PN chairman Muhyiddin Yassin has said that he is willing to collaborate with any party - except PH - that can accept its cause and principles in forming a "clean and stable" government.

He also said that PN had received a letter from Malaysia's king Al-Sultan Abdullah Ri'ayatuddin Al-Mustafa Billah Shah, instructed them to finalise certain matters by Sunday afternoon.

On the other hand, PH chairman Anwar Ibrahim has claimed to have obtained the support of enough Member of Parliaments (MPs) to form the new government with a simple majority. 

CGS-CIMB had predicted ahead of the election that a hung parliament result could lead to the market correcting on fears over political uncertainty. 

“As the saying goes and cliché as they sound, 'politics is the art of the possible' and 'there are no permanent friends and enemies in politics'," said analysts from the firm.

Maybank Investment Bank analyst Suhaimi Ilias had also said prior to GE15 that “we should not rule out the potential scenario of (an) 'unthinkable' alliance”. 

He said another possibility was a “minority” government.

"No guessing on policy changes and impact of such a scenario," he said. "It will be a period of uncertainty but discovery for everyone including the economy and the market."

Regardless of the outcome, fiscal consolidation will remain a priority, although the path could be different depending on which party or alliance leads the government, said Mr Suhaimi.

In terms of government expenditure, “people-oriented” measures will continue, he said, especially the cash handout programme that has been in existence since the time of the pre-GE14 BN government.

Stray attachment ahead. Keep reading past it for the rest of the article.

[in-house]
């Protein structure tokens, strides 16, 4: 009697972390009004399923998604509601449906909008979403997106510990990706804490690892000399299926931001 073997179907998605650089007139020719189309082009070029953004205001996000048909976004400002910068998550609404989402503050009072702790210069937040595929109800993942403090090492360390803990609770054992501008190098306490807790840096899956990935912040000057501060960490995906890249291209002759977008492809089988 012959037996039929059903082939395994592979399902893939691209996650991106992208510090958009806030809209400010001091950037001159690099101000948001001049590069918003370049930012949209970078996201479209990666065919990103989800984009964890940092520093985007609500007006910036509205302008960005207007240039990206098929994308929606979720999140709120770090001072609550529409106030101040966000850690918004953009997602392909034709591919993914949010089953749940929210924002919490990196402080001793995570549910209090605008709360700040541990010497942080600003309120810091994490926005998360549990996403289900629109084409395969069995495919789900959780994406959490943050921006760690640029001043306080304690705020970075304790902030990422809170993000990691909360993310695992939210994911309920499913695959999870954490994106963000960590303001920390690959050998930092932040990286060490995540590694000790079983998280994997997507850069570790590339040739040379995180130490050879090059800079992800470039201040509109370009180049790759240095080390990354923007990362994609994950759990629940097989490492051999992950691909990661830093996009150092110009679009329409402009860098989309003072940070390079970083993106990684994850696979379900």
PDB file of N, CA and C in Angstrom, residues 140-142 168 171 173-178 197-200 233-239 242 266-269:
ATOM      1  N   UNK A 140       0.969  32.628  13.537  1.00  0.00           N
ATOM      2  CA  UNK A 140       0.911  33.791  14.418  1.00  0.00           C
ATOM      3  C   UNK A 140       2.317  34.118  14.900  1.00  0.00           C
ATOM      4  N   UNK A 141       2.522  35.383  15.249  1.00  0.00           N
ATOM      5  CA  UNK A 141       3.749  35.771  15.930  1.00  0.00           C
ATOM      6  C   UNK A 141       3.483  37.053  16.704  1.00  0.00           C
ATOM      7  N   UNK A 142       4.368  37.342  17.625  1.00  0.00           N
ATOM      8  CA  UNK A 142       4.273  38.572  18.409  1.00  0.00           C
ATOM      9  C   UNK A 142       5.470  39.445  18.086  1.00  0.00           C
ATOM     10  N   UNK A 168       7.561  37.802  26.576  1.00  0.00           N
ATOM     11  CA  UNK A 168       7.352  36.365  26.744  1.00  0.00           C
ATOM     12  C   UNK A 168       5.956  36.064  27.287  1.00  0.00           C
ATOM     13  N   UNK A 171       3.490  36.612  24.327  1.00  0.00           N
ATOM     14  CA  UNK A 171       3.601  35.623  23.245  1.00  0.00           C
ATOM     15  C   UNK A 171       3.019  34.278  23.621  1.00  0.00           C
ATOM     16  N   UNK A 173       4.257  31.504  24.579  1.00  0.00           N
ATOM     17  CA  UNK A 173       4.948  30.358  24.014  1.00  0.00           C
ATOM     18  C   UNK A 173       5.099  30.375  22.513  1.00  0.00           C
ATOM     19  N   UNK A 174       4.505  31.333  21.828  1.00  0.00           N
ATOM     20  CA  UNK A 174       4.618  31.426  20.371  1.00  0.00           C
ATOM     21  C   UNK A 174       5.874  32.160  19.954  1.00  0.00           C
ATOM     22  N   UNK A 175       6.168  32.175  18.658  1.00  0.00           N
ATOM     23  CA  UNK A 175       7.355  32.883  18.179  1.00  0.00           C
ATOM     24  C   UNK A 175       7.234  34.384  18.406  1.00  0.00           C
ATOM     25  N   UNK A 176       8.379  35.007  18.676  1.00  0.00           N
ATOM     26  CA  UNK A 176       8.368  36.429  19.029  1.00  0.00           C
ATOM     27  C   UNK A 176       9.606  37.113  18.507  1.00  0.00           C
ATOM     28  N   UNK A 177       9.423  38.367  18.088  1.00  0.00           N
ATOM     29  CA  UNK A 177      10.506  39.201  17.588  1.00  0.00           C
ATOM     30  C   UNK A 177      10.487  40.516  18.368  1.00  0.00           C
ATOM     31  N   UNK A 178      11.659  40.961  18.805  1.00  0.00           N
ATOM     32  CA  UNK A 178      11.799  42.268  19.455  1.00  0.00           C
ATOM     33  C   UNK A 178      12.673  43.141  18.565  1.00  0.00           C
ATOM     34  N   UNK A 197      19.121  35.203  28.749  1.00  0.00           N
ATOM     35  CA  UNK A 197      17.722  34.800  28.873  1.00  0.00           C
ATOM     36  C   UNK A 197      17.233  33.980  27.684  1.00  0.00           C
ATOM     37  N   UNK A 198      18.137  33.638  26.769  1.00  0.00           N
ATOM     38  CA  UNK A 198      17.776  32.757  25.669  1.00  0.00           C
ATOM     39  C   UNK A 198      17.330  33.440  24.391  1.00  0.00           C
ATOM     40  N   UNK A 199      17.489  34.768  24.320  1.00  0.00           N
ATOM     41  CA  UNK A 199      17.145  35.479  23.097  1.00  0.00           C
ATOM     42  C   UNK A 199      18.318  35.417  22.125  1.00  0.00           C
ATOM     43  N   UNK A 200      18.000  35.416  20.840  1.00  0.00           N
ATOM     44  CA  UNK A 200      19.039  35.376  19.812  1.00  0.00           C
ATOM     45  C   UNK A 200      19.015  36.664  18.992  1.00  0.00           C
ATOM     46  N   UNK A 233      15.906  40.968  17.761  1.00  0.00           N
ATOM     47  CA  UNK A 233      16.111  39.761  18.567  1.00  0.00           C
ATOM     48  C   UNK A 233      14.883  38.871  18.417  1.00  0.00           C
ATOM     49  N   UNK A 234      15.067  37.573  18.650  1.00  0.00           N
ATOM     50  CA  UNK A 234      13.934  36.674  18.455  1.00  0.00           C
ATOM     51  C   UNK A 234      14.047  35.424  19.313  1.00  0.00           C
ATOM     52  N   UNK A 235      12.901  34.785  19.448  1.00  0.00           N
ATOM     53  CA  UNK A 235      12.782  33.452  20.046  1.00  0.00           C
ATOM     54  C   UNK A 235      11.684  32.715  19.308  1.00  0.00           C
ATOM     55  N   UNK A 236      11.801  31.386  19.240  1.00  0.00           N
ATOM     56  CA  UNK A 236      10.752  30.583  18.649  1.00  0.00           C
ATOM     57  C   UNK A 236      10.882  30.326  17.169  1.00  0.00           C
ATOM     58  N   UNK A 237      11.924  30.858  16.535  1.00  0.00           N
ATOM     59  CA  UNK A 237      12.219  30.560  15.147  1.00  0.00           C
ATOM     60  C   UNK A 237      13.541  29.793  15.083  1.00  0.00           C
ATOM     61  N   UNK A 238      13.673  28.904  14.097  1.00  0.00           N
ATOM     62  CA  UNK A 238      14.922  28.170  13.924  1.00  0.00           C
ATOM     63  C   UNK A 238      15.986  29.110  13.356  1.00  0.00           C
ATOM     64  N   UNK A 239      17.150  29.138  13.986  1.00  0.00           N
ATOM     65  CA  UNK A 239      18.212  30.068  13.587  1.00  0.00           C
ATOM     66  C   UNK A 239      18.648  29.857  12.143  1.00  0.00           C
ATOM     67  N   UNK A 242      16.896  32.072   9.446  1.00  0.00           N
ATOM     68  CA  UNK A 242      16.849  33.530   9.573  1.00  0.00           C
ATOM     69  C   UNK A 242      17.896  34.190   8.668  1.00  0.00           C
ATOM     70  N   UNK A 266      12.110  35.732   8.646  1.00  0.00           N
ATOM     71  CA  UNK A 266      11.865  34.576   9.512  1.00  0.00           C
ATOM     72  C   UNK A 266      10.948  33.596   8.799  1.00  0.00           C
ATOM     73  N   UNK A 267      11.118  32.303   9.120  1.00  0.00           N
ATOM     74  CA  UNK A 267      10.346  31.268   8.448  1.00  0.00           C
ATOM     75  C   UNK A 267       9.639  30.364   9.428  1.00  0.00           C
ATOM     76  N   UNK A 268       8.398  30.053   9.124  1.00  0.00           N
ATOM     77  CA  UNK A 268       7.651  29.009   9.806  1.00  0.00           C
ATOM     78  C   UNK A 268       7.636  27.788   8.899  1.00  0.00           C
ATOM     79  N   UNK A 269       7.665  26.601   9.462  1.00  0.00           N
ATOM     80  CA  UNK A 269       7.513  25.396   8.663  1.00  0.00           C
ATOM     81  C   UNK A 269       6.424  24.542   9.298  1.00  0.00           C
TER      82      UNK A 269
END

“What we expect - as per the cash handouts – is for other assistances to become more targeted such as subsidy restructuring to a targeted mechanism from a blanket system and rationalisation of various social safety net and welfare programmes," Mr Suhaimi added.

“We also expect the post-GE15 government to proceed with the tabling of the Fiscal Responsibility Act that was mentioned in the Budget 2023 speech.”

He said major infrastructure projects would continue, such as the East Coast Rail Link, Gemas-Johor Bahru (JB) Electrified Double Track, JB-Singapore Rail Transit Link, Pan-Borneo Highway and Sabah-Sarawak Link Road and Klang Valley Mass Rapid Transit Line 3.

The expectation is also for a higher share of federal government development spending to be allocated to less-developed states for basic infrastructure.

“The new federal government is expected to focus on improving the quality and delivery of essential public services, especially education, training and healthcare, as well as realising higher and quality investment flows to the less-developed states for a more inclusive, equitable and balanced socio-economic developments,” said Mr Suhaimi.

With sustainability being the buzzword, any government to be formed after GE15 will no doubt make it a key policy agenda - especially in realising the United Nations' Sustainable Development Goals and delivering Malaysia’s commitments to address climate change.

Key areas will include renewable energy, electric vehicles, natural disasters impact mitigation, management of natural resources and guiding and assisting society as well as enterprises in a transition to sustainability.

Source: Bernama/jo